FORT RILEY, Kan. (April 11, 2012) -- As current and future enemies attempt to adapt to the Army's tactics, techniques and procedures down range, counteraction seems to be a critical aspect of the training mission stateside.
Soldiers training at Fort Riley have the advantage of one of the Army's first computer-based mission training complexes. The MTC is integrated with other training capabilities that form the digital training campus that opened in June 2009.
April 10 2012 - Using the Virtual Battle Space 2 program in the mission training complex Gaming Lab, Soldiers create personal avatars and enter into a realistic virtual mission scenario, tailored to meet their unit's training needs. Photo by Pamela Redford, Fort Riley Public Affairs
The 160,000-square-foot Leadership in Energy and Environmental Design gold-certified building is just one of many resources at Fort Riley's Regional Training Campus -- a major facet in the new Forces Command Regional Collective Training Capability concept. Fort Riley was identified as an RCTC-host installation in July 2011, one of 27 in the Army, because of its centralized location and efficient training capabilities.
The MTC plays a vital role in the RCTC initiative because it provides an integrated training environment where skills are built with cutting-edge technology in support of the Army Digital Training Strategy -- all before a Soldier ever sets foot in the field.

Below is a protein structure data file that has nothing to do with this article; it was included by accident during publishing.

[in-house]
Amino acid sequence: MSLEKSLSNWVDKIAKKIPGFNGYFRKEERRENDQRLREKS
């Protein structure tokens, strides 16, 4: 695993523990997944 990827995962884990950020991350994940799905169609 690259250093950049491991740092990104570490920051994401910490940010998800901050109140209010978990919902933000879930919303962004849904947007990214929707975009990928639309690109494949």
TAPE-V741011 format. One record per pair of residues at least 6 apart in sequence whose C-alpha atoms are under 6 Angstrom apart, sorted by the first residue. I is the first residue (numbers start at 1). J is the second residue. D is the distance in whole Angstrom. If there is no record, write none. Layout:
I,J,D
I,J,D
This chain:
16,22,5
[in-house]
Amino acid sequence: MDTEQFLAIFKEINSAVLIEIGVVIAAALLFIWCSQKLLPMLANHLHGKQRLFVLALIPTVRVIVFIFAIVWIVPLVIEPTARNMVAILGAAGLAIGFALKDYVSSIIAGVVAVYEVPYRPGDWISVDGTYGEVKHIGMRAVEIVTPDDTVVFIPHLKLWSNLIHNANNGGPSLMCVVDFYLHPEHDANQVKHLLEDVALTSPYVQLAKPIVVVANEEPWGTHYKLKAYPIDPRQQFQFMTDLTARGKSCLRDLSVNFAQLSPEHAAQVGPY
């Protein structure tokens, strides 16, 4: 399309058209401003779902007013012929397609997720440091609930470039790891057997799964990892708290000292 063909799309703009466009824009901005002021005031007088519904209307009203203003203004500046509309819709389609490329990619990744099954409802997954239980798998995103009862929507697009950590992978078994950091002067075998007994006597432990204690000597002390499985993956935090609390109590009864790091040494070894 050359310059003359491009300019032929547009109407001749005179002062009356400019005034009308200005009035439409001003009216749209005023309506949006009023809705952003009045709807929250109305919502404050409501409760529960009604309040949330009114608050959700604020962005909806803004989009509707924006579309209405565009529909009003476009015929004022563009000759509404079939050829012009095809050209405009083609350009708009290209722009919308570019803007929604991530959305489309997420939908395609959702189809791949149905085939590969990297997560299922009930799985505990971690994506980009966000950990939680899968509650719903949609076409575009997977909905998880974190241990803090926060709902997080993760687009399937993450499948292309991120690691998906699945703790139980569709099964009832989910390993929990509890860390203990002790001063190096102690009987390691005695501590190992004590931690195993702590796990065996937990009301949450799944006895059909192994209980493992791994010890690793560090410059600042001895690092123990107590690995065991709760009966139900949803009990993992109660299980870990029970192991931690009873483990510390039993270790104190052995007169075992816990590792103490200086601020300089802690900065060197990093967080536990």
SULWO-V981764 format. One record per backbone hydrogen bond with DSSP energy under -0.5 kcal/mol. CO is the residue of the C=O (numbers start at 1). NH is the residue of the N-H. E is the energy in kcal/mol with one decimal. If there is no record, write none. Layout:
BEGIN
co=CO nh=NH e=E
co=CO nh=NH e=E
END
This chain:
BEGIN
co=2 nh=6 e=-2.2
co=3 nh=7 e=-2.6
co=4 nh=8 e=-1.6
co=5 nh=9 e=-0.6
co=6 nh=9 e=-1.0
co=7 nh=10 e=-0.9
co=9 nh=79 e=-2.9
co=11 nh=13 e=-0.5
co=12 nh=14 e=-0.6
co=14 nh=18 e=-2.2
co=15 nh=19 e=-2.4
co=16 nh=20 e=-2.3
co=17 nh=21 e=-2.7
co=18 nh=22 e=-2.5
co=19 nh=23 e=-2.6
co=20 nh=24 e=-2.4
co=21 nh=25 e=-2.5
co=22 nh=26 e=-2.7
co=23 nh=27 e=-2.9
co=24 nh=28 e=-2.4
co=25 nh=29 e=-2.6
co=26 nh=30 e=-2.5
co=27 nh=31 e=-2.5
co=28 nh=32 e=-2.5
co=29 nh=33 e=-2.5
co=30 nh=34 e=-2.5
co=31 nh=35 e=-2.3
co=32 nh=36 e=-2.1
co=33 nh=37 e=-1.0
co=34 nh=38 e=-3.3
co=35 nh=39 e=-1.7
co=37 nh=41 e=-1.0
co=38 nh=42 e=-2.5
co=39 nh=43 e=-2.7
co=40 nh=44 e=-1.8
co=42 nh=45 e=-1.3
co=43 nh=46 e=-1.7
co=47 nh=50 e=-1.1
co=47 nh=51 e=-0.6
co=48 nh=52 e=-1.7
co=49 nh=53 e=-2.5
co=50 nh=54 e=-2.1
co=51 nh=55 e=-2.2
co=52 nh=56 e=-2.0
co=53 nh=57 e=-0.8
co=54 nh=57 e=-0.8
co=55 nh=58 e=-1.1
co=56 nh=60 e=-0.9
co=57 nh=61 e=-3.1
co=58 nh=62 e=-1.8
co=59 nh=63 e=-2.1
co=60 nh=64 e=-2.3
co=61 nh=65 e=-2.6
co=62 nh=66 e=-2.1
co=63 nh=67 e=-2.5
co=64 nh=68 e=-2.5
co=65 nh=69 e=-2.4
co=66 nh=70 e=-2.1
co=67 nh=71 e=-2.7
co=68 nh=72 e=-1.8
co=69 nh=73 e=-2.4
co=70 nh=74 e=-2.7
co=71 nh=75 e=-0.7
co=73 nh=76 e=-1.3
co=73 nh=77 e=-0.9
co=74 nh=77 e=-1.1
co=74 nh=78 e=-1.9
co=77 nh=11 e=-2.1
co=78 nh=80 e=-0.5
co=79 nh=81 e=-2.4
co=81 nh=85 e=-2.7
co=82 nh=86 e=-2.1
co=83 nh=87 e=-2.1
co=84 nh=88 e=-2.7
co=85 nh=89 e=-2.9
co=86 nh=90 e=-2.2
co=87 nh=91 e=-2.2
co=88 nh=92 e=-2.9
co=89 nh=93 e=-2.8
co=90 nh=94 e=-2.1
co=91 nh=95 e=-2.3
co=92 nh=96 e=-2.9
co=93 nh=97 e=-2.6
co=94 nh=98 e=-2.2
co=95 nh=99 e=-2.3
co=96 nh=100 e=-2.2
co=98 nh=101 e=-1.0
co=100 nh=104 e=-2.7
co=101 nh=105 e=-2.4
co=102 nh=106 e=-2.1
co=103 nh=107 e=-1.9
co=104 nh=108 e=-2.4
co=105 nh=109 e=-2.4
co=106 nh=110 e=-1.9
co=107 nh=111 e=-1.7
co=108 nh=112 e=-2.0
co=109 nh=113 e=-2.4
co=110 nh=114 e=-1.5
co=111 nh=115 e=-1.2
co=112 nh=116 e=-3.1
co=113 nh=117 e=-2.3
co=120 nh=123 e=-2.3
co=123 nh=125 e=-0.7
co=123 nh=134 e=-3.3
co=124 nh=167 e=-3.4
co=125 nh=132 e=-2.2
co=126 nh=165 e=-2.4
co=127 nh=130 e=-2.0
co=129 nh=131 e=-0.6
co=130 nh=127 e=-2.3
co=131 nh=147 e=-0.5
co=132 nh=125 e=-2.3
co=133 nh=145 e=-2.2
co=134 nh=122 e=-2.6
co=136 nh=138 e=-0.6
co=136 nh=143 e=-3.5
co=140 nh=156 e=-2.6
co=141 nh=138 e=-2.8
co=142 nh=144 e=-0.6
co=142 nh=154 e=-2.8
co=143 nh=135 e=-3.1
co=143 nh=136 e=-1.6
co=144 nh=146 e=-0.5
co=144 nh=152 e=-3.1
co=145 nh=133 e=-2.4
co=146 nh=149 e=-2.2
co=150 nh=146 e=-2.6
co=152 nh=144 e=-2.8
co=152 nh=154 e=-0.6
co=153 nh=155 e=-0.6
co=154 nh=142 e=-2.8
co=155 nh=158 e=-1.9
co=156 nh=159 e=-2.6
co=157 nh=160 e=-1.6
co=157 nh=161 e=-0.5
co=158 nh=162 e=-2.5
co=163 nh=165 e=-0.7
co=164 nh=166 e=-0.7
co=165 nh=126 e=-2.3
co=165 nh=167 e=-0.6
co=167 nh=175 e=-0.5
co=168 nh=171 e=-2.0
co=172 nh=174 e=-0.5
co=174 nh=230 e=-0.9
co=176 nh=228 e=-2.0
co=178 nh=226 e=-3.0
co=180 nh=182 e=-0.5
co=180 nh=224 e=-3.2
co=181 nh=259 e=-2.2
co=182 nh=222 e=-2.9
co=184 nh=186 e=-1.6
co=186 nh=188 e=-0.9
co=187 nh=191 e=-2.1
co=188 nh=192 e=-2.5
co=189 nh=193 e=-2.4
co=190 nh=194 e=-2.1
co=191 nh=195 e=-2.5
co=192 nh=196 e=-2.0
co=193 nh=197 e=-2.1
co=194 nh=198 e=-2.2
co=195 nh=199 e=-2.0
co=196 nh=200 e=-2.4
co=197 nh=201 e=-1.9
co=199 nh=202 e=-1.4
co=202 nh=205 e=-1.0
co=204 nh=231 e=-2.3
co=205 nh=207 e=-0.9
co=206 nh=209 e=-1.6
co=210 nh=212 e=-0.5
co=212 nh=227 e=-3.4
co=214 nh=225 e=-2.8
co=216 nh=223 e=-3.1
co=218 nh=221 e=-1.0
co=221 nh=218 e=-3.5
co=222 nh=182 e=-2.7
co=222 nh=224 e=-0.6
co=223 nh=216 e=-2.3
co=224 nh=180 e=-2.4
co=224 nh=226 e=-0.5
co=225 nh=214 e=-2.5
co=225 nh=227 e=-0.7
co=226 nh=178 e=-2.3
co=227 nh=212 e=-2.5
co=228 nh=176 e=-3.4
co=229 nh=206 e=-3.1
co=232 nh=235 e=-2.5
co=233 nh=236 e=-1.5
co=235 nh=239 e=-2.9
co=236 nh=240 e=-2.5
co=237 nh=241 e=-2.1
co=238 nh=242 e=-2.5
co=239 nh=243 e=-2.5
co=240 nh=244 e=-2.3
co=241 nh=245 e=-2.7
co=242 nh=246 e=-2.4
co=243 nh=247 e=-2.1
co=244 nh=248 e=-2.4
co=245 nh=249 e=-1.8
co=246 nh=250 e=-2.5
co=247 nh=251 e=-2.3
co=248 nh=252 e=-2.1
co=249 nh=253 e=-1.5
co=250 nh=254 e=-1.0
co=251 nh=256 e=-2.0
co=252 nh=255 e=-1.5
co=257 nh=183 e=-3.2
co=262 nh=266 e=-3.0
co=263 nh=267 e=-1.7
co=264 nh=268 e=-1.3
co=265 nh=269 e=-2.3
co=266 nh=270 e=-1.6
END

"In this era of budget constraints, one of the key efficiencies in training is virtual, constructive and gaming training before doing it live," said Tim Livsey, director, Fort Riley's Directorate of Plans, Training, Mobilization and Security.
It's efficient, Livsey said. Soldiers can use the MTC's many computers, individually or collectively, to set up simulations based on their unit's training needs. Simulations also can be linked to unit components in widespread locations for large scale training or can be limited to a squad or platoon.
On an individual level, the campus's Engagement Skills Trainer allows Soldiers to qualify with a weapon in an arcade-type system before actually going out on the range. This pre-training, or gated training strategy, allows Soldiers to build their skill sets on virtual trainers at a pittance of taxpayer dollars rather than the expense of training on the range with real bullets, Livsey said.
"It's efficient, saves money, saves time, and the Soldier enters the live-training phase at a higher level of training than if he entered at square zero," Livsey said.